Even Austin newcomers will recognize the name Wheatville, if only because of Wheatsville, the food market that bears the ever-so-proximate name.
Others can quickly tell you, too, that Clarksville is a mostly residential area west of downtown, although long-timers often argue about its exact boundaries.
Some locals can explain that Wheatville and Clarksville were once freedmen’s communities, established by former slaves after the Civil War.
How many, though, can name and locate the 13 other freedmen’s communities now within Austin’s city limits? Or know which of them faded away after a 1928 city plan encouraged blacks to move to a single section of town?
To understand these settlements — some rural, some urban — the essential text is archivist Michelle Mears’ impeccable 2009 book, “And Grace Will Lead Me Home: African American Freedmen Communities of Austin, Texas, 1865-1928.”
In general, she writes, these communities consisted of small, substandard houses on unpaved streets that lacked transportation, streetlights, electricity, indoor plumbing and garbage pickup. Often situated along creeks, they were anchored by self-help organizations, schools and, especially, churches. A dozen or so of those congregations still exist today.
After emancipation, many rural slaves in Texas moved to urban areas, especially frontier towns like Austin and San Antonio, which were less oppressive than parts of the state like East Texas.
“Austin was a refuge for many freedmen who had suffered at the hands of lawless whites,” Mears notes.
Which is not to say that the city was a racial paradise. White supremacy and Jim Crow laws ruled social culture all across the South, Austin included.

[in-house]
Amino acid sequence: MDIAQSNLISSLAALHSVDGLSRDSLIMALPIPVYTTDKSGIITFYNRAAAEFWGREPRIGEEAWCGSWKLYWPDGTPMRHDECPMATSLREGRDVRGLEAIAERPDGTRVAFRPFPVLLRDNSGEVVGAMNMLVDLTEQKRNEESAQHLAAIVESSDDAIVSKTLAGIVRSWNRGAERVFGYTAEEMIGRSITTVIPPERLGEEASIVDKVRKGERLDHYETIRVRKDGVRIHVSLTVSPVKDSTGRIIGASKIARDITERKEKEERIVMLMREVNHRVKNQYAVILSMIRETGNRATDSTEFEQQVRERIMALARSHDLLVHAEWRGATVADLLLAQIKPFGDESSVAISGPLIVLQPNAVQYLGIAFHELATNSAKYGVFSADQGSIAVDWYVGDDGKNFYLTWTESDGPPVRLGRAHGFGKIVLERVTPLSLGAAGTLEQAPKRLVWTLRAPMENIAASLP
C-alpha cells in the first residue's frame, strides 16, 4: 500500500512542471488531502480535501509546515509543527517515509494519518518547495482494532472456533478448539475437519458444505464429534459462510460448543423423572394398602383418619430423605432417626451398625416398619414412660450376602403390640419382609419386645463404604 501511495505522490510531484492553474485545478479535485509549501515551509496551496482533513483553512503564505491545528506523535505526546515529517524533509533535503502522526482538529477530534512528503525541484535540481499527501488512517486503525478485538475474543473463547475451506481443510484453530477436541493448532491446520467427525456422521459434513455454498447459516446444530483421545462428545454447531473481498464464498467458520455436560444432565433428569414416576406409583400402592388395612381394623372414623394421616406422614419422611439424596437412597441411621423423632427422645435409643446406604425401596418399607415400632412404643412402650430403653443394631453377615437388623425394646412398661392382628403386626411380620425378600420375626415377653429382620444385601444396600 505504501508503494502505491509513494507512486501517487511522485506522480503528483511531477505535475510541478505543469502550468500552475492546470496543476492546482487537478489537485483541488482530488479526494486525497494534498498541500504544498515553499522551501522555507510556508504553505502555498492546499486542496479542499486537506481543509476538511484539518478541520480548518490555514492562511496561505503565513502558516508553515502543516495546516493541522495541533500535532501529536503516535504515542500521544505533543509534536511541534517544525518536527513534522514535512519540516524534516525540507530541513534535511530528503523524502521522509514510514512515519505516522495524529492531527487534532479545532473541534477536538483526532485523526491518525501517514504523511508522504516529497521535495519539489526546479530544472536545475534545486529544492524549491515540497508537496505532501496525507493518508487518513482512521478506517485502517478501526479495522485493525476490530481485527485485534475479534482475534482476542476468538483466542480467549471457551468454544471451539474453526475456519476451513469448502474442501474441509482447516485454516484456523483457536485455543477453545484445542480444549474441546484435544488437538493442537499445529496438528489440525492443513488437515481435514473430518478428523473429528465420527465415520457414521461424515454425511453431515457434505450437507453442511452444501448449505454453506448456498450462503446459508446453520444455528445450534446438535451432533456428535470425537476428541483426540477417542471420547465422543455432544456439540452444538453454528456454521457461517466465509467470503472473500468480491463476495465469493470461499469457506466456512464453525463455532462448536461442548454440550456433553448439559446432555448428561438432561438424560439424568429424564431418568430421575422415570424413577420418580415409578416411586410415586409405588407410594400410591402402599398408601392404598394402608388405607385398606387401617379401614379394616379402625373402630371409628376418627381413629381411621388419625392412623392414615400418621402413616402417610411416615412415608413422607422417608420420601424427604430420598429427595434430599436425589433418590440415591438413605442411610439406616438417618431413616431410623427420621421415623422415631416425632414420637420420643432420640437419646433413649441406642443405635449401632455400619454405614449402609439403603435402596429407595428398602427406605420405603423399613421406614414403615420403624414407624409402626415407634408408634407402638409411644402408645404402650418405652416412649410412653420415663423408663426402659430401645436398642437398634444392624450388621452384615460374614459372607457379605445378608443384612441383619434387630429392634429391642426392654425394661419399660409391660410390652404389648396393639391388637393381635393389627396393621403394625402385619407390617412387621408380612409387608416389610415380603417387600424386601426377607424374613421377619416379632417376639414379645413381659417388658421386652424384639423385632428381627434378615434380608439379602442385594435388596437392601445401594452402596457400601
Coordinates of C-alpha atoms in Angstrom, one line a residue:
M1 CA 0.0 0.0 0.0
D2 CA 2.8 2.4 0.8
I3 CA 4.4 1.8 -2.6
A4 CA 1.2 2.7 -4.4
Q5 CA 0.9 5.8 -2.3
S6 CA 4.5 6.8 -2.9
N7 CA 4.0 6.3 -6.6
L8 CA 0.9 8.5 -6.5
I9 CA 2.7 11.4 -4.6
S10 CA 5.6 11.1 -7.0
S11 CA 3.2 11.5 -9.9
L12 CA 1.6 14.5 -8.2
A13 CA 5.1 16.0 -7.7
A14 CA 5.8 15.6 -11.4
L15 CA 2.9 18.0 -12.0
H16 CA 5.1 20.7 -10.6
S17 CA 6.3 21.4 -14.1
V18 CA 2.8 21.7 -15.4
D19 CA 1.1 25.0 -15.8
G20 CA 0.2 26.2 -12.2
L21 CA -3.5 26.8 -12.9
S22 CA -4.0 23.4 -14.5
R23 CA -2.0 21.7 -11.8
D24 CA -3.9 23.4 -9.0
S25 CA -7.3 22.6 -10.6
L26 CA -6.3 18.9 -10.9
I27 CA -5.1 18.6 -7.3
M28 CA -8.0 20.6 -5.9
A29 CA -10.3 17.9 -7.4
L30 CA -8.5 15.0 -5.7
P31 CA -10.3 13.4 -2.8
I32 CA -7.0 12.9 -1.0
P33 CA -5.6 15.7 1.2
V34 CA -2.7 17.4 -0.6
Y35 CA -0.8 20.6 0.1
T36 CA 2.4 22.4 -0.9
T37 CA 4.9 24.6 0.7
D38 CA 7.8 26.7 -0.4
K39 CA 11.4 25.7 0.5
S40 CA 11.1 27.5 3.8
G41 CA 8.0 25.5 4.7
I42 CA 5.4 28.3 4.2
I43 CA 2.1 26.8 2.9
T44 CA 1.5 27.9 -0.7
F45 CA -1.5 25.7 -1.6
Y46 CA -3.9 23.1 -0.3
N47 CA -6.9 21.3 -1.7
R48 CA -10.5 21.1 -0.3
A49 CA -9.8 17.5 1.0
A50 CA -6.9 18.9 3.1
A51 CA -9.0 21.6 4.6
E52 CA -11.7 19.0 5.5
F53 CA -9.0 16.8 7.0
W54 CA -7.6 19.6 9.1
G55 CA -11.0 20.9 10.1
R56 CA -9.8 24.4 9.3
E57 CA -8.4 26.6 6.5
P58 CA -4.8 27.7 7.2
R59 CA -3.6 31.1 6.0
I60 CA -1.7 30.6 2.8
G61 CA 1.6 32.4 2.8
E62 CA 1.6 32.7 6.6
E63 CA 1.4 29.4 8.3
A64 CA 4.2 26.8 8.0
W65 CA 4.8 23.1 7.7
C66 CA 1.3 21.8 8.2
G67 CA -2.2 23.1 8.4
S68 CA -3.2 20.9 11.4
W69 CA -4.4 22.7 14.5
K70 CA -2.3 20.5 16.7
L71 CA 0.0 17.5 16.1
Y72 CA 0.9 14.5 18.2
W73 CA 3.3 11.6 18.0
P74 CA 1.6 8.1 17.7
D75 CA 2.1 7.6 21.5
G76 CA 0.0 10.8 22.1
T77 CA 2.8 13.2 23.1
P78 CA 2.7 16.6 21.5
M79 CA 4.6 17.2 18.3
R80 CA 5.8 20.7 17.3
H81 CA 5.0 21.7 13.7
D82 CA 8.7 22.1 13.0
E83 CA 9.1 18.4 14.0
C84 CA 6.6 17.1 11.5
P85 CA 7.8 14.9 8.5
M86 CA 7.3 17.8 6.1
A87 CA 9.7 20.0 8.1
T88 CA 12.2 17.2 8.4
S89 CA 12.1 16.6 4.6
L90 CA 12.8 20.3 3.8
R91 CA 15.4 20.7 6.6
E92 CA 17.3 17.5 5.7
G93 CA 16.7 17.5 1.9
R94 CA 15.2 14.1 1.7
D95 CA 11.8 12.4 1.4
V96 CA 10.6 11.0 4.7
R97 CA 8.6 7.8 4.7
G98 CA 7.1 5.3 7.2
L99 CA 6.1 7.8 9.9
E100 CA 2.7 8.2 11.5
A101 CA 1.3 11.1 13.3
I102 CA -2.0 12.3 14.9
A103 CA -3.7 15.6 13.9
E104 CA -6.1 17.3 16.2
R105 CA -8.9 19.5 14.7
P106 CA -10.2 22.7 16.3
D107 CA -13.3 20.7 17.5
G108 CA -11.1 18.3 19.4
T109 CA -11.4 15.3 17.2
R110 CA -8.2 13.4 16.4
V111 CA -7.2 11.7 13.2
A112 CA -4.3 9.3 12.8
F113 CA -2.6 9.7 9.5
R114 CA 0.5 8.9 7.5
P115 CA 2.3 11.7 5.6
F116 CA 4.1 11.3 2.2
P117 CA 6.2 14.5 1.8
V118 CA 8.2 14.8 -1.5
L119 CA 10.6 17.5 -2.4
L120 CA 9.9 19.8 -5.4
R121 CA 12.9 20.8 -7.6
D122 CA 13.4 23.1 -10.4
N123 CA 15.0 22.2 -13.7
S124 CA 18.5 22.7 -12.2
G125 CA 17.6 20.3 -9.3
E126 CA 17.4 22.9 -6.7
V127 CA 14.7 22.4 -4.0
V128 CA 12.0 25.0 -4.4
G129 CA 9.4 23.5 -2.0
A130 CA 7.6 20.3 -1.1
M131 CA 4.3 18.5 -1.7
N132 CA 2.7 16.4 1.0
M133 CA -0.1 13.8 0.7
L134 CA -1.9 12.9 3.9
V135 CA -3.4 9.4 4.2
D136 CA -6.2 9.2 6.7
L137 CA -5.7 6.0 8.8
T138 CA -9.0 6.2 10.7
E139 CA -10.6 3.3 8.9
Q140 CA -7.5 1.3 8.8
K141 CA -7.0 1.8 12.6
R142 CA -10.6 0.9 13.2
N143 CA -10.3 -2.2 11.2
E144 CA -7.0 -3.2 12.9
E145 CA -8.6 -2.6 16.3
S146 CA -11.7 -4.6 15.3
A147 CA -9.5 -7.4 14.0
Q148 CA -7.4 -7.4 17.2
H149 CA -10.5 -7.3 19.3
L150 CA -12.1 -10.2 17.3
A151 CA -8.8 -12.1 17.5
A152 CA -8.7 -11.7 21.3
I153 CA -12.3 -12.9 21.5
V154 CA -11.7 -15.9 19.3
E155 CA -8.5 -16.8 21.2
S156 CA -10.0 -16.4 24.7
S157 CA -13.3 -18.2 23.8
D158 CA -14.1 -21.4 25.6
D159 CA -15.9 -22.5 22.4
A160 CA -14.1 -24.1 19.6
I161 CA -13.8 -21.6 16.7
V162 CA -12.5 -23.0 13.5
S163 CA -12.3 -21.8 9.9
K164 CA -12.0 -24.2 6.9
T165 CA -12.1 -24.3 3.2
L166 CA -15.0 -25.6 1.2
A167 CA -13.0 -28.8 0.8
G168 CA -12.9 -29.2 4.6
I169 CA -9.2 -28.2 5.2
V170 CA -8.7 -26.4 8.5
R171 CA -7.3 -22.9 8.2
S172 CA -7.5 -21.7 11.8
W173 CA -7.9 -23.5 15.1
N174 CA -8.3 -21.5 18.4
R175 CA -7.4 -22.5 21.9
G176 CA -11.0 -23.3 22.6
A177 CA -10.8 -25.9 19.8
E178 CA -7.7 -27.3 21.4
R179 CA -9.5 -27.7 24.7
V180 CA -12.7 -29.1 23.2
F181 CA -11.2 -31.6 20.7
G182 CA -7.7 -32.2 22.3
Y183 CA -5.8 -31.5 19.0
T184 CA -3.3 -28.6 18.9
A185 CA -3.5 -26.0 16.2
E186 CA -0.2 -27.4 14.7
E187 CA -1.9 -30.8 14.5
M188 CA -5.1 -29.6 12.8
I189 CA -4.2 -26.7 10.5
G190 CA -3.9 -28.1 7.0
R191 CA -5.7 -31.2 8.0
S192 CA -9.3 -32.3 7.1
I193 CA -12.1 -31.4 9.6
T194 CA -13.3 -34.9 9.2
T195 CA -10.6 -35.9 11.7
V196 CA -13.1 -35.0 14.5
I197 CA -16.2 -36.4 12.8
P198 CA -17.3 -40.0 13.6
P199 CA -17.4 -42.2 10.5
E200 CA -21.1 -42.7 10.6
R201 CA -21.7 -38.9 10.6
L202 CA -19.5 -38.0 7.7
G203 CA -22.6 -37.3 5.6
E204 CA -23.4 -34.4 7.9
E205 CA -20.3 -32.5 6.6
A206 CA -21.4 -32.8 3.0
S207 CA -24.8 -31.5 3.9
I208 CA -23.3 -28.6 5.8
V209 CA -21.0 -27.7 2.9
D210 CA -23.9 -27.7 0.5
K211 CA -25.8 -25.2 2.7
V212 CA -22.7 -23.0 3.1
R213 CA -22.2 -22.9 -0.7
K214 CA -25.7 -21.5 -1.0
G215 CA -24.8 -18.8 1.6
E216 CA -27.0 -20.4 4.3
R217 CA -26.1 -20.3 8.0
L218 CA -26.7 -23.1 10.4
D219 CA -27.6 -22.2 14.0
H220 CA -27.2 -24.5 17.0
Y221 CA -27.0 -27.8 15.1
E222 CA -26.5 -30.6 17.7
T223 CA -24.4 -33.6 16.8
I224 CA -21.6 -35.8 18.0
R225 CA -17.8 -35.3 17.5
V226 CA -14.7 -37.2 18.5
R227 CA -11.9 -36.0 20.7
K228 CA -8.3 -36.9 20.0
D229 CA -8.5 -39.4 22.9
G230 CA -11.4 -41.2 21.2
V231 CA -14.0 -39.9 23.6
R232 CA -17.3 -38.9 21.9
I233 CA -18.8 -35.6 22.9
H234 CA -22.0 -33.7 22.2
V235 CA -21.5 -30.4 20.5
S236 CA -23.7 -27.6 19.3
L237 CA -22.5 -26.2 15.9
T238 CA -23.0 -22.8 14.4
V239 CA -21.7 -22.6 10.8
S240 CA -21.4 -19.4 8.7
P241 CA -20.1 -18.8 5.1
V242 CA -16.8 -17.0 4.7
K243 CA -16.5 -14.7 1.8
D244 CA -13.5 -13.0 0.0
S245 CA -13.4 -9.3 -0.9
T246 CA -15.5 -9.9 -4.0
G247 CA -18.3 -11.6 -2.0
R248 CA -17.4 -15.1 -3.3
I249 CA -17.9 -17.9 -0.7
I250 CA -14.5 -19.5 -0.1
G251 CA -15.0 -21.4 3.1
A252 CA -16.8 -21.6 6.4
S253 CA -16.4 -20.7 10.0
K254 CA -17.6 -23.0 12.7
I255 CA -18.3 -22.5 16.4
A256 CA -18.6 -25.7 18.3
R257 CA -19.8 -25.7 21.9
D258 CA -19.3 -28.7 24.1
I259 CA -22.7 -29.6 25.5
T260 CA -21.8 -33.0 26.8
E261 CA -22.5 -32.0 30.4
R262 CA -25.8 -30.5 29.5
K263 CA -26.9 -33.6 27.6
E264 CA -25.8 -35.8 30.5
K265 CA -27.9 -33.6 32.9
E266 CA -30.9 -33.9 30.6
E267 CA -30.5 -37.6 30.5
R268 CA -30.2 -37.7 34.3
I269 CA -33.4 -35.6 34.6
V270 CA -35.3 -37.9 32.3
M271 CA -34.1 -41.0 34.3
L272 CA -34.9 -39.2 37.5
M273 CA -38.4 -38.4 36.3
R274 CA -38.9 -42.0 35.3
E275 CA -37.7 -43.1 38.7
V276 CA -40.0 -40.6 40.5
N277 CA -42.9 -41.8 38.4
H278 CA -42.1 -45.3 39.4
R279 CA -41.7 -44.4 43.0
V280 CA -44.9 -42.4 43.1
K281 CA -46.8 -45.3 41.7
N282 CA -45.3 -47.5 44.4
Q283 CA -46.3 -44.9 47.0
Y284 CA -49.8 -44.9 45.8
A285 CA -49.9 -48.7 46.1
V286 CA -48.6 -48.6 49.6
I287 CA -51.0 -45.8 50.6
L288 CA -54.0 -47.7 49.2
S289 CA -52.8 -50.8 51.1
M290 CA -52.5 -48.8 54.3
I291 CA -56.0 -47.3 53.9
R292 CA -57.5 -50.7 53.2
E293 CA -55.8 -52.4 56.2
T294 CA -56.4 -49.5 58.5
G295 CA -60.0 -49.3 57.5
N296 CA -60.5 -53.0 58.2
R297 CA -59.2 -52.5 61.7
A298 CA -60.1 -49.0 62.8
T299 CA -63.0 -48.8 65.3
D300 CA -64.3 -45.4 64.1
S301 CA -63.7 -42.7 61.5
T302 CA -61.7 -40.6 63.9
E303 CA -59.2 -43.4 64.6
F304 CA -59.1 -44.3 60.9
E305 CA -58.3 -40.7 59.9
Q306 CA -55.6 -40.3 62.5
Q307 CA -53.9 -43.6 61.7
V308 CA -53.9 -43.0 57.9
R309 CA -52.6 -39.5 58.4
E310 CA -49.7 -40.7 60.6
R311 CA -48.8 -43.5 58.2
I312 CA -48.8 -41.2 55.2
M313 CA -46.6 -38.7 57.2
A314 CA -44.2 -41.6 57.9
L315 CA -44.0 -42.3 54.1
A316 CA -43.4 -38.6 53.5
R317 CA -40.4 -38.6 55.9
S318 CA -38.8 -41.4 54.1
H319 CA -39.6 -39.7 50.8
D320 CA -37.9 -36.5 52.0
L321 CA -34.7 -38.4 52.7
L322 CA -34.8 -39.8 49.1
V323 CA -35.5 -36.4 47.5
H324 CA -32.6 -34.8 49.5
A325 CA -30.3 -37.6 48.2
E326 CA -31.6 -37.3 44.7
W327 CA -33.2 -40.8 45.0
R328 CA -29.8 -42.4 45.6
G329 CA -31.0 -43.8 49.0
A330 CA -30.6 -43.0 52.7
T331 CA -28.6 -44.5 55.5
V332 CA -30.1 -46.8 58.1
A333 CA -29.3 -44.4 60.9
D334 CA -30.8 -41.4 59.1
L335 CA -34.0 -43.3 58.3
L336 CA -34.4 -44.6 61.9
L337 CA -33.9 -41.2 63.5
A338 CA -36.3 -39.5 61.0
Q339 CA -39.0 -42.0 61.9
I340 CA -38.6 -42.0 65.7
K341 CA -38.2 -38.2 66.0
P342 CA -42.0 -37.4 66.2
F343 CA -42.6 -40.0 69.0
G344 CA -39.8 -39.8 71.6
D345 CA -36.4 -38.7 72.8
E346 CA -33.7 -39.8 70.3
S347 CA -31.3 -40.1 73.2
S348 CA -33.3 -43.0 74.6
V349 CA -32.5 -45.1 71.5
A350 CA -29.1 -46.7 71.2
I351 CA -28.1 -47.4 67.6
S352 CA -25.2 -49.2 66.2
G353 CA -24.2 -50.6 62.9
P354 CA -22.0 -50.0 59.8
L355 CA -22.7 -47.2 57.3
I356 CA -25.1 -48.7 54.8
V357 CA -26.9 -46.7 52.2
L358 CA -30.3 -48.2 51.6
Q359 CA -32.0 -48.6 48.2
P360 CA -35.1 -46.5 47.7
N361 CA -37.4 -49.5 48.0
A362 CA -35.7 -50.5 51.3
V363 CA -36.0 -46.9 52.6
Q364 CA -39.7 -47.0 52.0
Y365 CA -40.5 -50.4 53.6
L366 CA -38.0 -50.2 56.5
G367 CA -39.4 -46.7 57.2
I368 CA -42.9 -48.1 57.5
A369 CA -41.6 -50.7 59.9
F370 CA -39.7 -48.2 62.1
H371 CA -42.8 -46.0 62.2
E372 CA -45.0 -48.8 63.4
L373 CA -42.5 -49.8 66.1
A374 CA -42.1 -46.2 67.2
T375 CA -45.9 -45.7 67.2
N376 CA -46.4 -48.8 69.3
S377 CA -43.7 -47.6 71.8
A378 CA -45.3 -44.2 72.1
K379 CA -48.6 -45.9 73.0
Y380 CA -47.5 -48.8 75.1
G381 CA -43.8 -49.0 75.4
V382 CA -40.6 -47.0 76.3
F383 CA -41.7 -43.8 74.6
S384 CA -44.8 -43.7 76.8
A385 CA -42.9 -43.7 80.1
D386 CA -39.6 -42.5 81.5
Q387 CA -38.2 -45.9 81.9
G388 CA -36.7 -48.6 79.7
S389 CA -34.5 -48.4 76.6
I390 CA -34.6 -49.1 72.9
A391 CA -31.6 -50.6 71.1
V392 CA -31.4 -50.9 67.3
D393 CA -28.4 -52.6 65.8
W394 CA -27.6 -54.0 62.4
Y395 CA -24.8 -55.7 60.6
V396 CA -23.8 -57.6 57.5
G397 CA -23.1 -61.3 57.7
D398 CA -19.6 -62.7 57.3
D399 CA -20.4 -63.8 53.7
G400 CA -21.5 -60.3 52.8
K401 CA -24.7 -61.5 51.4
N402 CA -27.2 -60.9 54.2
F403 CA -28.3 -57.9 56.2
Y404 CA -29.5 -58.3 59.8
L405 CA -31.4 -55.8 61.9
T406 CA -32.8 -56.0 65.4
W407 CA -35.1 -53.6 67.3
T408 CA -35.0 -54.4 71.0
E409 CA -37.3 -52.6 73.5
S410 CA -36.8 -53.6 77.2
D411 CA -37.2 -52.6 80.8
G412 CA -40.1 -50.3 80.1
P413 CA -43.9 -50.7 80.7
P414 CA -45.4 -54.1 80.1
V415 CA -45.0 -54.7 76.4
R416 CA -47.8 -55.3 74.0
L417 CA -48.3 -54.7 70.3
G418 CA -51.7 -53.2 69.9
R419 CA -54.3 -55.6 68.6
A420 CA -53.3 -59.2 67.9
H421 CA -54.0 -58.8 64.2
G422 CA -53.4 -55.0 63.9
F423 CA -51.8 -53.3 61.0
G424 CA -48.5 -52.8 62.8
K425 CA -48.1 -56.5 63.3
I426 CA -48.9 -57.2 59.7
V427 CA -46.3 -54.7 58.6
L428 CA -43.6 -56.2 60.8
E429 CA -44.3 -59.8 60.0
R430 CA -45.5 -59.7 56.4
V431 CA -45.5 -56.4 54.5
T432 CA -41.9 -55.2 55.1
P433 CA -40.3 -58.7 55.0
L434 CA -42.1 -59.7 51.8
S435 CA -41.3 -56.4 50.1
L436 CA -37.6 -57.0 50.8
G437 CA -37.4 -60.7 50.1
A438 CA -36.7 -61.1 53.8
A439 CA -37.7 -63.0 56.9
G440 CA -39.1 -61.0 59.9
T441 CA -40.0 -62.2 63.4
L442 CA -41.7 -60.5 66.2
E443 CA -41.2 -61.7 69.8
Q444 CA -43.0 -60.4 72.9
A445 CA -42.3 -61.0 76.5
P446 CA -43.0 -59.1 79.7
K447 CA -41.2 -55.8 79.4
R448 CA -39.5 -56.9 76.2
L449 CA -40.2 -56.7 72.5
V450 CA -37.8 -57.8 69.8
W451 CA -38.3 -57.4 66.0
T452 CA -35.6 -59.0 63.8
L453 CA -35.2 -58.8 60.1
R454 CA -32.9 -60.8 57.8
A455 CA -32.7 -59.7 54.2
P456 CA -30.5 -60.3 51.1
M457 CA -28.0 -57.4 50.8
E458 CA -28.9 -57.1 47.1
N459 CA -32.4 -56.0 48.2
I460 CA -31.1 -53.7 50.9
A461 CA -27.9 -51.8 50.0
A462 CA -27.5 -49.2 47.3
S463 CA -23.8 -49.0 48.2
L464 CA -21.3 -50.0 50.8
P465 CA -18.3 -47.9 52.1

“Whites killed blacks for imagined impertinences,” Mears writes. “Such as refusing to remove their hats when whites passed, refusing to be whipped, and improperly addressing a white man.”
Still, Austin was demonstrably different. For a place that recorded only 973 slaves in the 1860 census, an unusually high number of freedmen’s communities flourished here after the war. In fact, records show that African-Americans at this time lived all over the city. Also, whites and Mexican-Americans lived in the freedmen’s communities.
Why would Austin’s circumstances differ from those of other cities at the time? Perhaps because it was a generally poor and informal place. Dilapidated from wartime neglect, it suffered from negligible city services, loose animals and, before the railroads arrived in the 1870s, difficulty in moving goods.
African-Americans, nonetheless, remained at the bottom of the economic ladder. While education was a top priority — after safety — for freedmen’s communities, the 1872 city directory shows the leading lines of work for freedmen were blacksmith (16), porter (15), barber (14) and teamster (14). By the 1910 census, the top jobs were laundress (142), private servant (70) or cook in a private home (100).
In two extremely valuable appendices, Mears lays out the basics for the 15 Austin freedmen communities. (Populations are estimated.)
Pleasant Hill. Established in 1865, this settlement took the highlands above Waller Creek just beyond East Avenue (now Interstate 35) between Seventh and 11th streets. With a population of 180, it included houses and tents. Mears: “Pleasant Hill could not have been very pleasant when the creek flooded, which it often did.”